2.4                                                                                                                    140
                              2.3
                                                                                                                                                     120
                              2.2
                              2.1                                                                                                                    100
                              2.0
 Yield (%)




                              1.9                                                                                                                     80
                              1.8                                                                                                                     60
                              1.7
                              1.6                                                                                                                     40
                              1.5
                                                                                                                                                      20
                              1.4
                              1.3                                                                                                                      0
                                Mar 12                May 12             Jul 12                 Sep 12                                                 Sep 11    Dec 11   Mar 12   Jun 12    Sep 12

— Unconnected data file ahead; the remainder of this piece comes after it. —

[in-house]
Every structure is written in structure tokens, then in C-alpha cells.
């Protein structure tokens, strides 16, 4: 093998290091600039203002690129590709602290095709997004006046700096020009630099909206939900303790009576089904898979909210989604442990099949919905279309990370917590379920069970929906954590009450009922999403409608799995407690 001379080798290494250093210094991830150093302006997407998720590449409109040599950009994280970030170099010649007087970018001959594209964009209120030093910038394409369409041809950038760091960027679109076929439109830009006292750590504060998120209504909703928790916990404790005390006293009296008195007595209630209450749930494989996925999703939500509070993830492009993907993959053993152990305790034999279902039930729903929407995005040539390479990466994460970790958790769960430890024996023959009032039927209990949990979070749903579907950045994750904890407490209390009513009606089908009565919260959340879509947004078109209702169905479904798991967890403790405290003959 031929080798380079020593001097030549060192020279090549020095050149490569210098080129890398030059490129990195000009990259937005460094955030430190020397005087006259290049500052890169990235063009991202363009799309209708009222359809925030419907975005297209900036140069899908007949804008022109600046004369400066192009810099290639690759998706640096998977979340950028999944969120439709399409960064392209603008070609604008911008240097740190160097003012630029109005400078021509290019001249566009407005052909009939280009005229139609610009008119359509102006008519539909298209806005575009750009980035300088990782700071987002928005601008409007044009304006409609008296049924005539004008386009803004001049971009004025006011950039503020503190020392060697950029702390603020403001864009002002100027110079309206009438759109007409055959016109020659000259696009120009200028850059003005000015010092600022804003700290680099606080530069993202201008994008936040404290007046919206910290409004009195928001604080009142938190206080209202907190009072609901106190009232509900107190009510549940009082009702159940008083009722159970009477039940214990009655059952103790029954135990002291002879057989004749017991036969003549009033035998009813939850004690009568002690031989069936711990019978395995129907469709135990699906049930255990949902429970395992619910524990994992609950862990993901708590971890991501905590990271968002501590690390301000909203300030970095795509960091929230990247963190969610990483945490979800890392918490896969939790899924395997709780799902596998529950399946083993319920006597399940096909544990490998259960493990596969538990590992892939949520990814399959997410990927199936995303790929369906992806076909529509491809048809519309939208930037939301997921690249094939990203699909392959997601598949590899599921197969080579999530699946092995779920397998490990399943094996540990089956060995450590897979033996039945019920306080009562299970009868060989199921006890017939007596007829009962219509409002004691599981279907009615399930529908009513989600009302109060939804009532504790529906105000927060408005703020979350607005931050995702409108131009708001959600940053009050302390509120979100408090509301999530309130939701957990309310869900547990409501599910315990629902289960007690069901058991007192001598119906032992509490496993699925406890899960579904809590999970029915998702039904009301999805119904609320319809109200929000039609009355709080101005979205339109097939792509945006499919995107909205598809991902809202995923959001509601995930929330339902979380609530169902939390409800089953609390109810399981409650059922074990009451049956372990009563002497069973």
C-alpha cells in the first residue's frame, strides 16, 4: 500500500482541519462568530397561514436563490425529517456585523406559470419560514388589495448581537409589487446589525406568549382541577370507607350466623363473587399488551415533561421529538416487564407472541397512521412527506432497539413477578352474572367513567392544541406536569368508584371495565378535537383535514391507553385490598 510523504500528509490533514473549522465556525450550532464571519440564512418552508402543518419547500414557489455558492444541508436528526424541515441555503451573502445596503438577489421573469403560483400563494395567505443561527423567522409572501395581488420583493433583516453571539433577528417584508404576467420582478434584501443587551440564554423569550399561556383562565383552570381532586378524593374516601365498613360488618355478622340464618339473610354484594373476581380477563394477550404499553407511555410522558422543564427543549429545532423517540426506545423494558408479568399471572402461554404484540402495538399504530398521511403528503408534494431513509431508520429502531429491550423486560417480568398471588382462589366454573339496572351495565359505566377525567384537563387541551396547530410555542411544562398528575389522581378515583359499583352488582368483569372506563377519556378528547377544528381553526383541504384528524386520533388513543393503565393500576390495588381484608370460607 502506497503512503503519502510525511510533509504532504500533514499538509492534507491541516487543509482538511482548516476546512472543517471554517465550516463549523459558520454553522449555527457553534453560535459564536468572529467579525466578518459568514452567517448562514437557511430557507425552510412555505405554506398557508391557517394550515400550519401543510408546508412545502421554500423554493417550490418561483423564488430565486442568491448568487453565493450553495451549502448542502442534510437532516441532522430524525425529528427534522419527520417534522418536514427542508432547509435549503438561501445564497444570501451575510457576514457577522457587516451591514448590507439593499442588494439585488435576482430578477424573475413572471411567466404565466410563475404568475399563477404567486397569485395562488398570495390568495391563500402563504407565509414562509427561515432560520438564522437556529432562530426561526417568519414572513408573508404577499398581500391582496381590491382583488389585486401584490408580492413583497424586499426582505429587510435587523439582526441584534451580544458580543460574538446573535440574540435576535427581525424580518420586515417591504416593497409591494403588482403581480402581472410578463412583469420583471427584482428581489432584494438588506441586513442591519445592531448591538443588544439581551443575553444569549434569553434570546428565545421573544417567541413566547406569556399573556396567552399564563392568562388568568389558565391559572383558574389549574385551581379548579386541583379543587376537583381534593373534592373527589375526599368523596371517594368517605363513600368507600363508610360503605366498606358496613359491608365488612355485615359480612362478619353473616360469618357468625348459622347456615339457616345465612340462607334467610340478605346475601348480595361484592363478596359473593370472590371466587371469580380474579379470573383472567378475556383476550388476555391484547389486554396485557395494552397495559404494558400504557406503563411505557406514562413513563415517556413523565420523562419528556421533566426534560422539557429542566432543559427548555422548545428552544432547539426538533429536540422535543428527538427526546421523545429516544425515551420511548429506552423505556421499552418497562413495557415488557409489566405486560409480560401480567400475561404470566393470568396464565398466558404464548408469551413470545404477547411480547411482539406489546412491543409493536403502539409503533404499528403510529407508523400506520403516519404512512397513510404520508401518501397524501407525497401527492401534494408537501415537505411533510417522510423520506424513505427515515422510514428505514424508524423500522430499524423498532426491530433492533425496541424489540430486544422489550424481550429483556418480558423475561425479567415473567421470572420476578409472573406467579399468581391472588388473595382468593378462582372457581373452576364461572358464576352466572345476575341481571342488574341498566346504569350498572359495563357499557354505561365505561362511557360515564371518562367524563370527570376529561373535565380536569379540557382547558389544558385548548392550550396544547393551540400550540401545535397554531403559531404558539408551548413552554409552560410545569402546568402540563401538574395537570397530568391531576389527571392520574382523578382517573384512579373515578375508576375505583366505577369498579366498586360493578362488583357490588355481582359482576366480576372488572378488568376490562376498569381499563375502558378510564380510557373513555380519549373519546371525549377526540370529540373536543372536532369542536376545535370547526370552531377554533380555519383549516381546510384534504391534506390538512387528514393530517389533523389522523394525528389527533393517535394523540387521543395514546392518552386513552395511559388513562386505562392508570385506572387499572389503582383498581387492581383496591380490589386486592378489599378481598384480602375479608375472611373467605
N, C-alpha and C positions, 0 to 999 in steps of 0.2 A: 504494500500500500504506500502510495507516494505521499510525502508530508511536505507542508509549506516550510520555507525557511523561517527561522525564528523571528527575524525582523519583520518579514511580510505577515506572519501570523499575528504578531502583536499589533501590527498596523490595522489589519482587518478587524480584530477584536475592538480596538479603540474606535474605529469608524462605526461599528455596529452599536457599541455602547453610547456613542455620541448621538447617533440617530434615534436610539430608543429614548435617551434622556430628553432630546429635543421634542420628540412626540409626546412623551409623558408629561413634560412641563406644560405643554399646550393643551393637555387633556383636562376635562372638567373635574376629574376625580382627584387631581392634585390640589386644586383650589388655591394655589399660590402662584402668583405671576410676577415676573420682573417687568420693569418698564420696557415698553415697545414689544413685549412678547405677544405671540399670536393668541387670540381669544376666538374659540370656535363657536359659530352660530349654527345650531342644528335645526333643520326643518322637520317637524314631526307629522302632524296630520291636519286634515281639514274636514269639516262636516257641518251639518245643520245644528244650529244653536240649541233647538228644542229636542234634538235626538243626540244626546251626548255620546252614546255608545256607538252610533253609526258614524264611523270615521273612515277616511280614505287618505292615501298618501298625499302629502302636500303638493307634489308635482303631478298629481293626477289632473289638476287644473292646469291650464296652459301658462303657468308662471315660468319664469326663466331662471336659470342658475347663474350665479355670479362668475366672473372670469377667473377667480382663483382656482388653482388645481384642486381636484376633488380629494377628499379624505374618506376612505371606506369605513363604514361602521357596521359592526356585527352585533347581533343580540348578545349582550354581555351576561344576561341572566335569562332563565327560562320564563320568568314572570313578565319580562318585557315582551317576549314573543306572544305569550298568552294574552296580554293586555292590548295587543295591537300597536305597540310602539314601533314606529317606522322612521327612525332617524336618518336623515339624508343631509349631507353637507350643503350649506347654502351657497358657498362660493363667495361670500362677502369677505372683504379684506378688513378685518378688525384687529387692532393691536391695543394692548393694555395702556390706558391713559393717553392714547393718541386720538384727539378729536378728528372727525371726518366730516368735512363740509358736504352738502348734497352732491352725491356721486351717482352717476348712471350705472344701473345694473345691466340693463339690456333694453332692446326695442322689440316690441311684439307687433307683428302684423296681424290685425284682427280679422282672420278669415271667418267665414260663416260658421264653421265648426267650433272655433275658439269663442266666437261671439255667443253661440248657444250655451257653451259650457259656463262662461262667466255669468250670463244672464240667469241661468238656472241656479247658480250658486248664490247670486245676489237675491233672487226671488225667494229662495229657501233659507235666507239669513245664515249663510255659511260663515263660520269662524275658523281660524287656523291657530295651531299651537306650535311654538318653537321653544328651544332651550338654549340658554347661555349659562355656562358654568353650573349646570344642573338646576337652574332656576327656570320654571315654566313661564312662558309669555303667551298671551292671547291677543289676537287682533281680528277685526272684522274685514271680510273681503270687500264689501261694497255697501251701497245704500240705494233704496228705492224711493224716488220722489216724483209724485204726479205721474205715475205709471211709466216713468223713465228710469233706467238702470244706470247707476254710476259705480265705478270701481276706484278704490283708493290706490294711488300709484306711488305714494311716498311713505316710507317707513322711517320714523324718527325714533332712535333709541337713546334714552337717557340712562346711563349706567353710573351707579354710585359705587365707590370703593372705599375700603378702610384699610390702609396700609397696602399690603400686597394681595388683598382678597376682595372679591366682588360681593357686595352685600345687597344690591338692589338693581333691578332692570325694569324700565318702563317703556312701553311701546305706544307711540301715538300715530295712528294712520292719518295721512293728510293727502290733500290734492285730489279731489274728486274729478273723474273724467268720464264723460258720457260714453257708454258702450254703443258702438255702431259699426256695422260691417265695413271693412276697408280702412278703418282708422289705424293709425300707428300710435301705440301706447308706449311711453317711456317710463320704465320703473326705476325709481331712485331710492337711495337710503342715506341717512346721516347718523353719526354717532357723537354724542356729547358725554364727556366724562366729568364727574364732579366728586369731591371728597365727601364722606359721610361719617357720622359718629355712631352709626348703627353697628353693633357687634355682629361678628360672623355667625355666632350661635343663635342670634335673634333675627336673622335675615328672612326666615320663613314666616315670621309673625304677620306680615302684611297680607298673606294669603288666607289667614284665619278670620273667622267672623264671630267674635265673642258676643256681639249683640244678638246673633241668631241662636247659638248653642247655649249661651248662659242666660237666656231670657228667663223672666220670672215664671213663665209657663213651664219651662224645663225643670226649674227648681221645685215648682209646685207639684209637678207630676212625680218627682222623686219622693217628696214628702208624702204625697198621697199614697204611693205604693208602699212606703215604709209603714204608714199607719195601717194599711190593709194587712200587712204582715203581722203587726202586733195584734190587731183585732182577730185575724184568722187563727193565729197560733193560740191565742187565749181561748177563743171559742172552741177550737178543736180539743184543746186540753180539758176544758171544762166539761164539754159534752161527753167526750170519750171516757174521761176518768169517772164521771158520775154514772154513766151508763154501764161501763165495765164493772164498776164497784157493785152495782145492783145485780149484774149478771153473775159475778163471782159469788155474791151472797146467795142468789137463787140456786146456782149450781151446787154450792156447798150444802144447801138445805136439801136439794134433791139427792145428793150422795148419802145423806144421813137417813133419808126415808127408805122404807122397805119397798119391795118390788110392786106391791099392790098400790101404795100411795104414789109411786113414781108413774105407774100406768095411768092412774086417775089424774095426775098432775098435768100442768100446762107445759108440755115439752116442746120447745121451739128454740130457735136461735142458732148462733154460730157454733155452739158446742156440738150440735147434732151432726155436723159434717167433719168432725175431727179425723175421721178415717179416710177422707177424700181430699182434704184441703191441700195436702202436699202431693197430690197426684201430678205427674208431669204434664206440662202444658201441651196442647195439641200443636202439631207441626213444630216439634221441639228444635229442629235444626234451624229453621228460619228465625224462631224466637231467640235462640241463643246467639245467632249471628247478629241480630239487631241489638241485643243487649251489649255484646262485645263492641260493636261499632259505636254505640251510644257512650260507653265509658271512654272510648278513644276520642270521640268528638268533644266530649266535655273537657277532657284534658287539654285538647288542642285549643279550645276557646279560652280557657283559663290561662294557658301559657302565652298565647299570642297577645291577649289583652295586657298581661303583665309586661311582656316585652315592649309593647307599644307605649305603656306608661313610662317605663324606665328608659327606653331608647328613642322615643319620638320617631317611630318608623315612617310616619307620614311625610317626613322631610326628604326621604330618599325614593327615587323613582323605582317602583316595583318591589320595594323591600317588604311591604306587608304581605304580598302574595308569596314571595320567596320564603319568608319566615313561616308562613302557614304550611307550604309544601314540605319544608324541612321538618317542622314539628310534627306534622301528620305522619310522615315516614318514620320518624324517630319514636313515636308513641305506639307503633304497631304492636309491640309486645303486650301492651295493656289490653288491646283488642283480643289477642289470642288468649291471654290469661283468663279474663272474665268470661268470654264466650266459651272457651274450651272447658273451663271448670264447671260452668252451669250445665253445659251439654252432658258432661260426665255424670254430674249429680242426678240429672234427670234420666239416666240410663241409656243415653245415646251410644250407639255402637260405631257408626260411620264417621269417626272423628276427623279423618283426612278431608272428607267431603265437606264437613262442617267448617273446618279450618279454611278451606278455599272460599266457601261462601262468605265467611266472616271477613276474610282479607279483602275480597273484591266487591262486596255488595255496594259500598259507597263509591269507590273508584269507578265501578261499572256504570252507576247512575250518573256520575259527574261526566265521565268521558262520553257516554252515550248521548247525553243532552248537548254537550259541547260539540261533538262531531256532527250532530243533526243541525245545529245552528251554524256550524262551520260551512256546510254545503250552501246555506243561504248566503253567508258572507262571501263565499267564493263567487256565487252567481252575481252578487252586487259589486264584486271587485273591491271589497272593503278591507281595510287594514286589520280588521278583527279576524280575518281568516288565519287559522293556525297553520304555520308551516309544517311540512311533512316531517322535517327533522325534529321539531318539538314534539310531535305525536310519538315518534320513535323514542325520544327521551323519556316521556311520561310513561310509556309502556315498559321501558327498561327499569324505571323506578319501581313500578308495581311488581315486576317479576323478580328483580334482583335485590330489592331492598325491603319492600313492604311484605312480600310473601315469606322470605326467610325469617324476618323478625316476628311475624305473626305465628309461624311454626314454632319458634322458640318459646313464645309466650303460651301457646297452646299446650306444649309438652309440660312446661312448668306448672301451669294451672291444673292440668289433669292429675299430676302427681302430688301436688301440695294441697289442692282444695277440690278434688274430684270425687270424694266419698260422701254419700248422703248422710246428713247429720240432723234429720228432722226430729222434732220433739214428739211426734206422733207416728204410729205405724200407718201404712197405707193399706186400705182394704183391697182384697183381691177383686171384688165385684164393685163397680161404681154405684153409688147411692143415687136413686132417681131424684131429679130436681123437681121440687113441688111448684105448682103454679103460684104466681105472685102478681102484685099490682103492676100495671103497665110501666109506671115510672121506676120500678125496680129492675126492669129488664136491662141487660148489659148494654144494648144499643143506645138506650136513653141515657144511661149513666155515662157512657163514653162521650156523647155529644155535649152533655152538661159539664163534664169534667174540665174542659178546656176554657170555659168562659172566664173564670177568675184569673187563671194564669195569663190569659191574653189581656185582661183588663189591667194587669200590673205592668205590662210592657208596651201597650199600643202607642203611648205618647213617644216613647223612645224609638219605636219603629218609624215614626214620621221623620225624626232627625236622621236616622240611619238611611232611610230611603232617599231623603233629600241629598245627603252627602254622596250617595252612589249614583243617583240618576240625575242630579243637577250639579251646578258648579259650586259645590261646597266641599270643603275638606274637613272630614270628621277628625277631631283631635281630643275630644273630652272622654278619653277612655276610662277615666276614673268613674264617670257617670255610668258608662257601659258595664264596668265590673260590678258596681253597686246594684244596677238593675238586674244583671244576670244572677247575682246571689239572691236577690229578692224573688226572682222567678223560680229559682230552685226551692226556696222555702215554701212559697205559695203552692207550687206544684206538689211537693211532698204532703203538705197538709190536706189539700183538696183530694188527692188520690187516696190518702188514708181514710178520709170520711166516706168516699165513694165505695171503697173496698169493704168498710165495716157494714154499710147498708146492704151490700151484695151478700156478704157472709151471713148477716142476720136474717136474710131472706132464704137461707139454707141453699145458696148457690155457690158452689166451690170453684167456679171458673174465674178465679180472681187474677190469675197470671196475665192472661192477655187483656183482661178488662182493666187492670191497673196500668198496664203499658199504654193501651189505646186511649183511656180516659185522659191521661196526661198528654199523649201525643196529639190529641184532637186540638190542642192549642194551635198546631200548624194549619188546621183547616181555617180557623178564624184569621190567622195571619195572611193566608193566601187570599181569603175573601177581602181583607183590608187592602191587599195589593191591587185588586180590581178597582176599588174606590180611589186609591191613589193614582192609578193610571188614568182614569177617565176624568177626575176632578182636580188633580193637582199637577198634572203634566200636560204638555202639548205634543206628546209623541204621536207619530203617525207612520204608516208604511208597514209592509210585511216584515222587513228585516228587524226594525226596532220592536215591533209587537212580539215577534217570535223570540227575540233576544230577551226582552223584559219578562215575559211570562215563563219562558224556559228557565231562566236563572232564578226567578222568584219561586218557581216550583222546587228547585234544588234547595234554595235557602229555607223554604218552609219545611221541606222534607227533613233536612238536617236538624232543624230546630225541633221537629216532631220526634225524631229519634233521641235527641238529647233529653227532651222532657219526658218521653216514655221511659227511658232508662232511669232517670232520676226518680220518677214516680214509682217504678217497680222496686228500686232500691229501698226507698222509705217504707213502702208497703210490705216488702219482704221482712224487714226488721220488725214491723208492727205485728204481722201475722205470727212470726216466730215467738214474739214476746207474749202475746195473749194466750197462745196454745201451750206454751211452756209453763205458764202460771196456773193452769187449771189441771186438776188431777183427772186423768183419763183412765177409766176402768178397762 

Source: HSBC, Bloomberg                                                                                 Source: HSBC, Bloomberg



 Figure A16. Inflation expectations already back towards top end                                         Figure A17. Homebuyer mortgage rates lag falling market rates

                             4. 0                                                                                                                     4.5
                             3. 5
                                                                                                                                                      4.0
 I nflati on swap rate (%)




                             3. 0
                                                                                                         Mortgage rate (%)




                                                                                                                                                      3.5
                             2. 5
                             2. 0                                                                                                                     3.0

                             1. 5                                                                                                                     2.5
                             1. 0                                                 EUR   2s2s
                                                                                  USD   2s2s                                                          2.0         Primary MBS
                             0. 5                                                 EUR   5s5s                                                                      Secondary MBS